Turning to Slide 11. I'll review a bit more detail behind the weather-normalized demand growth for the quarter and year-to-date as well as an update on economic trends and developments. For the second quarter, as I mentioned previously, total weather-normalized retail demand increased by approximately 4% led by a robust year-over-year increase in industrial demand driven in particular by the chemical and oil and gas sectors. Year-to-date, weather-normalized demand increased approximately 2%. Over the balance of the year, we expect a more moderated increase in year-over-year weather-normalized demand given the second half of 2021, largely reflected post-pandemic working conditions. Overall, total retail demand is now above pre-pandemic levels.

On the economic development front, in July, Panasonic announced plans to build a new electric vehicle battery manufacturing facility in De Soto, Kansas, which is just outside the Kansas City metro area. This facility, which will be one of the largest of its kind in the U.S., represents an estimated investment of approximately $4 billion and is expected to create up to 4,000 new jobs. The facility will be located in the Evergy Kansas Central jurisdiction and when fully constructed and operational is expected to be one of our largest customers.

And finally, on Slide 12, I'll wrap up with an overview of our long-term financial expectations. With our strong start to the year, we are reaffirming our adjusted 2022 EPS guidance of $3.43 to $3.63. We plan on giving our 2023 annual guidance on our typical time line as part of the year-end call early next year. As David noted earlier, we are also reaffirming our long-term compound annual EPS growth rate target of 6% to 8% from 2021 to 2025 based on the midpoint of last year's original adjusted EPS guidance of $3.30. We continue to expect growing the dividend in line with our long-term earnings and target a 60% to 70% dividend payout ratio. Our $10.7 billion 5-year capital plan through 2026 is focused on new infrastructure investment to improve customer service, enhance reliability and resiliency and transition our generation fleet while at the same time continuing to advance regional rate competitiveness and meet the evolving needs of our customers and communities.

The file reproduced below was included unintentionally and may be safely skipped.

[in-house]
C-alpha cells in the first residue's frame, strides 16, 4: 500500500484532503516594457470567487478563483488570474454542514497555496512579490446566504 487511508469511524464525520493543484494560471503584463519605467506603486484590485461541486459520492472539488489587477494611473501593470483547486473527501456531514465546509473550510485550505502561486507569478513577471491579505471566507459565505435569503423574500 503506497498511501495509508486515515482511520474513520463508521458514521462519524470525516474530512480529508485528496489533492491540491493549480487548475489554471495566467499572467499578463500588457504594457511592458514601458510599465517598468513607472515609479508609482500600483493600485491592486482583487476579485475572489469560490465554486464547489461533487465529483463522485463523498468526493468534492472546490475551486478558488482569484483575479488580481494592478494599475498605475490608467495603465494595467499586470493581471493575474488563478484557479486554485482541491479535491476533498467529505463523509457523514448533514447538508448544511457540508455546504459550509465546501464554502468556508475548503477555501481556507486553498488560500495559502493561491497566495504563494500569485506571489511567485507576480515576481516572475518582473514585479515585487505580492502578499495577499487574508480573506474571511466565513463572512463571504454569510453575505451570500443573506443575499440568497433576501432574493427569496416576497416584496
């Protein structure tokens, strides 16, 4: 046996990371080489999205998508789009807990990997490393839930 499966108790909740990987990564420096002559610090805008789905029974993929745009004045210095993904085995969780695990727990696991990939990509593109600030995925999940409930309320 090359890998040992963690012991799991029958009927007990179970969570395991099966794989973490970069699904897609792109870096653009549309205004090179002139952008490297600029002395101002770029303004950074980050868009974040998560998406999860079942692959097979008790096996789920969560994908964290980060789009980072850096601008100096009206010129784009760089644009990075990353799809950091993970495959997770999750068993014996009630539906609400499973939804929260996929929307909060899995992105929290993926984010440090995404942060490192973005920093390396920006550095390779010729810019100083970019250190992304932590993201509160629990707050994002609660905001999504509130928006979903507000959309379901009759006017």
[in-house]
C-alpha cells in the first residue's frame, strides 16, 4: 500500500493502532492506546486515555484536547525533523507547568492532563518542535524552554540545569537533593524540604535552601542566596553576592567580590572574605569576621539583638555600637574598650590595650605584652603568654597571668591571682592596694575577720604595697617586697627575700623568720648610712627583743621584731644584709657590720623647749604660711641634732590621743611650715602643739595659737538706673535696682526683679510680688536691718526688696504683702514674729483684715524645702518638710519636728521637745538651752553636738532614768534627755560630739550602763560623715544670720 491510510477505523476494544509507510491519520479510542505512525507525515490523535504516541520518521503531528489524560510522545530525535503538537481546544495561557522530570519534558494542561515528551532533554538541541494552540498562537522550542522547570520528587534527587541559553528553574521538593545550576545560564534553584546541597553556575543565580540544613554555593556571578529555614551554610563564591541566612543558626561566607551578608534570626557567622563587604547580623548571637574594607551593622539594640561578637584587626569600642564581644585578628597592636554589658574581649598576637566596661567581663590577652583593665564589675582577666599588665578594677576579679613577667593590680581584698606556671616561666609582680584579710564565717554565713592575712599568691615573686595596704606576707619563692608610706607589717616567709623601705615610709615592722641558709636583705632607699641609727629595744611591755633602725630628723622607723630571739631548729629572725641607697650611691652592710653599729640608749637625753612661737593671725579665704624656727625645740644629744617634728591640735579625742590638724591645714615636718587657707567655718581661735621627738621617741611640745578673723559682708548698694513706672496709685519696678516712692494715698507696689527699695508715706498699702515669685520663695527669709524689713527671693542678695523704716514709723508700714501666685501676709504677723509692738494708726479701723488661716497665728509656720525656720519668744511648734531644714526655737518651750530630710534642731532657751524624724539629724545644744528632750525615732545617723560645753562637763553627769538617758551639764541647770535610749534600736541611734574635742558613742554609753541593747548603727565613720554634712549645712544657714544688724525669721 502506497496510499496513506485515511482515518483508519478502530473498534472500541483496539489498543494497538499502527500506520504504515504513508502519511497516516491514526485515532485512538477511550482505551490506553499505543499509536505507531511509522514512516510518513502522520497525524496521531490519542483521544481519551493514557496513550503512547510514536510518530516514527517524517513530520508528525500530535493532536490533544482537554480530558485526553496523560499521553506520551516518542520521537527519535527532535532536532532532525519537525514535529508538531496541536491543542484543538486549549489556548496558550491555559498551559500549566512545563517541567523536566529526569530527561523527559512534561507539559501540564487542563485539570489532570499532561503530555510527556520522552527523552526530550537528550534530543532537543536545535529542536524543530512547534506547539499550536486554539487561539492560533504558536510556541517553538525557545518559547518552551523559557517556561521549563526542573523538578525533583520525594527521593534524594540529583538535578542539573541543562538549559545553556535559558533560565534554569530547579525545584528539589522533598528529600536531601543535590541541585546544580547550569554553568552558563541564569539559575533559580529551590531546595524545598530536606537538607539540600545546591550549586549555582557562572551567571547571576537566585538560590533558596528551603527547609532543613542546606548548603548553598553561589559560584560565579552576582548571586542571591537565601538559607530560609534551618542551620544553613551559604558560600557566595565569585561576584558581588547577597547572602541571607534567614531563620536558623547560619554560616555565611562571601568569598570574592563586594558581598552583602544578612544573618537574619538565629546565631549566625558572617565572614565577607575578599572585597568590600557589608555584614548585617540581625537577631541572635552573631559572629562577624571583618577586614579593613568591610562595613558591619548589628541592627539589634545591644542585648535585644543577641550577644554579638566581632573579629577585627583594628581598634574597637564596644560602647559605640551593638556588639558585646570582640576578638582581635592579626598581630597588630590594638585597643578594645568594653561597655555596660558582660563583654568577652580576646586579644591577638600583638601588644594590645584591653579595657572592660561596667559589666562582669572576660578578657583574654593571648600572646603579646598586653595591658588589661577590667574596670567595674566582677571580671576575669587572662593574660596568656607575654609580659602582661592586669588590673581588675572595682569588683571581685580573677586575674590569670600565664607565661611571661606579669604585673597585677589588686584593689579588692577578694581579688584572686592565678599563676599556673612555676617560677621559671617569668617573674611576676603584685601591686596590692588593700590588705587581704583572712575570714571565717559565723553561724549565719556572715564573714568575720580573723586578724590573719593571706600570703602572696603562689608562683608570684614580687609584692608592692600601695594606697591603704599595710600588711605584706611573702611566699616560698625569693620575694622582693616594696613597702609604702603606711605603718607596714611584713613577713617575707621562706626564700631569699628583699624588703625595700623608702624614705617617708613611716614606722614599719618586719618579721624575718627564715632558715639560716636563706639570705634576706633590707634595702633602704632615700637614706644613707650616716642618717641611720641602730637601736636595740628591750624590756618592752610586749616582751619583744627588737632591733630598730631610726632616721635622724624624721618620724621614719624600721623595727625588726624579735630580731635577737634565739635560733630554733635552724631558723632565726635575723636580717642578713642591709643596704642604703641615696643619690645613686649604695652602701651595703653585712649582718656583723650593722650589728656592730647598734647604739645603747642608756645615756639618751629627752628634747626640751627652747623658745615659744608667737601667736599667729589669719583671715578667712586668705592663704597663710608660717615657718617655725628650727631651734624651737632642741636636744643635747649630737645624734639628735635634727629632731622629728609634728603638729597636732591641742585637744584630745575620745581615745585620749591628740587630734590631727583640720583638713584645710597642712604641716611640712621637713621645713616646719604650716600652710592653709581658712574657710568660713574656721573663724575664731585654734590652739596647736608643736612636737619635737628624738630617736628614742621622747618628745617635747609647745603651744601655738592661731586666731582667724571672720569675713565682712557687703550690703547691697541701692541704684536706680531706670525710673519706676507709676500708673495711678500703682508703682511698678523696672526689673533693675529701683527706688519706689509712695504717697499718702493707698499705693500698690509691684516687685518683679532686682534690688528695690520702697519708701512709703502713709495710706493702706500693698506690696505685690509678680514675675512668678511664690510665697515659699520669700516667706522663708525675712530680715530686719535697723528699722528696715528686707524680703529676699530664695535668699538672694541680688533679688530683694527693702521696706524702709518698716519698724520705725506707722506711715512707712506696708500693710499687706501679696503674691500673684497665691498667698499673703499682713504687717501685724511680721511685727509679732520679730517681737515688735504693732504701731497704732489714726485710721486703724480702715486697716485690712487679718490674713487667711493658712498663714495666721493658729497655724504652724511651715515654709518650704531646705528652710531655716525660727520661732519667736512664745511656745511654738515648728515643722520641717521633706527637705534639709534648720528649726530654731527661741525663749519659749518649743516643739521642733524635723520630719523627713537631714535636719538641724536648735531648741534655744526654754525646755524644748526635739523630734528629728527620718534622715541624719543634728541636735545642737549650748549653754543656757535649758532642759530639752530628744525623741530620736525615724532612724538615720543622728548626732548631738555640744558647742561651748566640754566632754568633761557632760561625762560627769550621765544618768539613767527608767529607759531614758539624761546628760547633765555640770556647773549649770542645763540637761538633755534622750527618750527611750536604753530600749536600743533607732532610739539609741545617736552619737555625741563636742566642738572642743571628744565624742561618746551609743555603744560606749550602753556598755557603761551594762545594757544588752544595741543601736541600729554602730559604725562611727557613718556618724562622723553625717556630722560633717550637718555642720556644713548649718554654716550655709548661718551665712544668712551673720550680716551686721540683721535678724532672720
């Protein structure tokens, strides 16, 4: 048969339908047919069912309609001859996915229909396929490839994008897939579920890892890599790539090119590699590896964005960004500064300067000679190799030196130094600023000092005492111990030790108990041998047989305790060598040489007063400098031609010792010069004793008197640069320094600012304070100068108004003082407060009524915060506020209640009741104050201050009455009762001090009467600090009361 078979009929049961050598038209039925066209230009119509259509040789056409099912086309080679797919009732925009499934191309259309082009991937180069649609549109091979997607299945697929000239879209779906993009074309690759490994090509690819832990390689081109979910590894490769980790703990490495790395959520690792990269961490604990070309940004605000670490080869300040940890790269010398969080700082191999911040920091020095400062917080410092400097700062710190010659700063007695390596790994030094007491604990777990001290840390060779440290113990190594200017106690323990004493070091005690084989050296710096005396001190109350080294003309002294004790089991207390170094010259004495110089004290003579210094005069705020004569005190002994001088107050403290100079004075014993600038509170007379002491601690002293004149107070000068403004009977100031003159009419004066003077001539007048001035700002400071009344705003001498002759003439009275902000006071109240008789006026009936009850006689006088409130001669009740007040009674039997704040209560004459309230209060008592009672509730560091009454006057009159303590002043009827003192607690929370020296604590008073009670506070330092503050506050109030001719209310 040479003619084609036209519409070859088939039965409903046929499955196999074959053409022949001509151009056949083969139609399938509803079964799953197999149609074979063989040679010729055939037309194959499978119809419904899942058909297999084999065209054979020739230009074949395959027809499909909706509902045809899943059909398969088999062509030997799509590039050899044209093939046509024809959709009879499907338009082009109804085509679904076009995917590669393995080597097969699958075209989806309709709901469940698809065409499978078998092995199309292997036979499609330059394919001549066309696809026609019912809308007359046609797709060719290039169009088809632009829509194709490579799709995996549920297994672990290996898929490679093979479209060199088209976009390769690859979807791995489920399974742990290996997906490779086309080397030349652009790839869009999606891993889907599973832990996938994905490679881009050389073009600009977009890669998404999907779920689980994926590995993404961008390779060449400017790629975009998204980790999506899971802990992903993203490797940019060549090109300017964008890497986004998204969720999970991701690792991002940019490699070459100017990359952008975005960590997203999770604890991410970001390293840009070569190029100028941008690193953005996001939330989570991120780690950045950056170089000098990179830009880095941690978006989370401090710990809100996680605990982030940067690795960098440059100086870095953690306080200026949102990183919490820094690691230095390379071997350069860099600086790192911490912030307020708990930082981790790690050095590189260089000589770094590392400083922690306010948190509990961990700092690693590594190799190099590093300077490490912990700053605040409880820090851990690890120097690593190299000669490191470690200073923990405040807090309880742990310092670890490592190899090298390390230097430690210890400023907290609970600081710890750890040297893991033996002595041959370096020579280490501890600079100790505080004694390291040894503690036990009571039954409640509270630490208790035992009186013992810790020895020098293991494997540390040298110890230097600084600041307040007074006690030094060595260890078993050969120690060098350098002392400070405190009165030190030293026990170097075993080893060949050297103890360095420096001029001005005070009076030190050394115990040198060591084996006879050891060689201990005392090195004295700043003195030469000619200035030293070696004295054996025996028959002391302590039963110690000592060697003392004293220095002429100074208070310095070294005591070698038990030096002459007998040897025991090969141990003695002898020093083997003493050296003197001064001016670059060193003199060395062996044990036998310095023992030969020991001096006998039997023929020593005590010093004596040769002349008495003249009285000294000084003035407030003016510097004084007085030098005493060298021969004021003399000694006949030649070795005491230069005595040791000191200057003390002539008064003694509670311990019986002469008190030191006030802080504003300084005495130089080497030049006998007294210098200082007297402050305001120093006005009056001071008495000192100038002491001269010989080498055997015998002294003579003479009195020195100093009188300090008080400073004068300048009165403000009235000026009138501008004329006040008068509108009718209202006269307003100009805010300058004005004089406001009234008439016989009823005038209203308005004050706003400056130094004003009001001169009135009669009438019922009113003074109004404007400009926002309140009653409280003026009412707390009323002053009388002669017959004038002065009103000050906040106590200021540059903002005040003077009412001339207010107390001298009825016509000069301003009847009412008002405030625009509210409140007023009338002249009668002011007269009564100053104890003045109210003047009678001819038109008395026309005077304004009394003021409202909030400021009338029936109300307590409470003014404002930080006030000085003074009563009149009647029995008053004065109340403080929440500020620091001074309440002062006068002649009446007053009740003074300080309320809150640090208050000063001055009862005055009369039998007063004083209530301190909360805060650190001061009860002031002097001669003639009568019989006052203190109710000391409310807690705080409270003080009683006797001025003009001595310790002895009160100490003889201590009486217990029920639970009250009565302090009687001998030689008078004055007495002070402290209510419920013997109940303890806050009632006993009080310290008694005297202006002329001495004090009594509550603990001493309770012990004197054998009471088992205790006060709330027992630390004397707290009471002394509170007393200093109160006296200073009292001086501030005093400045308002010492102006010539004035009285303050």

With that, I'll hand the call back over to David.

David Campbell

Thank you, Kirk. We appreciate your time with us today, and we now would be happy to take your questions.

Question-and-Answer Session

Operator

[Operator Instructions] Our first question comes from Michael Sullivan with Wolfe Research.

Michael Sullivan

David, I wanted to just start with pretty strong quarter in terms of just the sales growth, weather normal and then also the weather benefit. Maybe if we could just get a little color on how the weather normal compared to plan. And just given the strength, why not raise the guidance at this point in the year?

David Campbell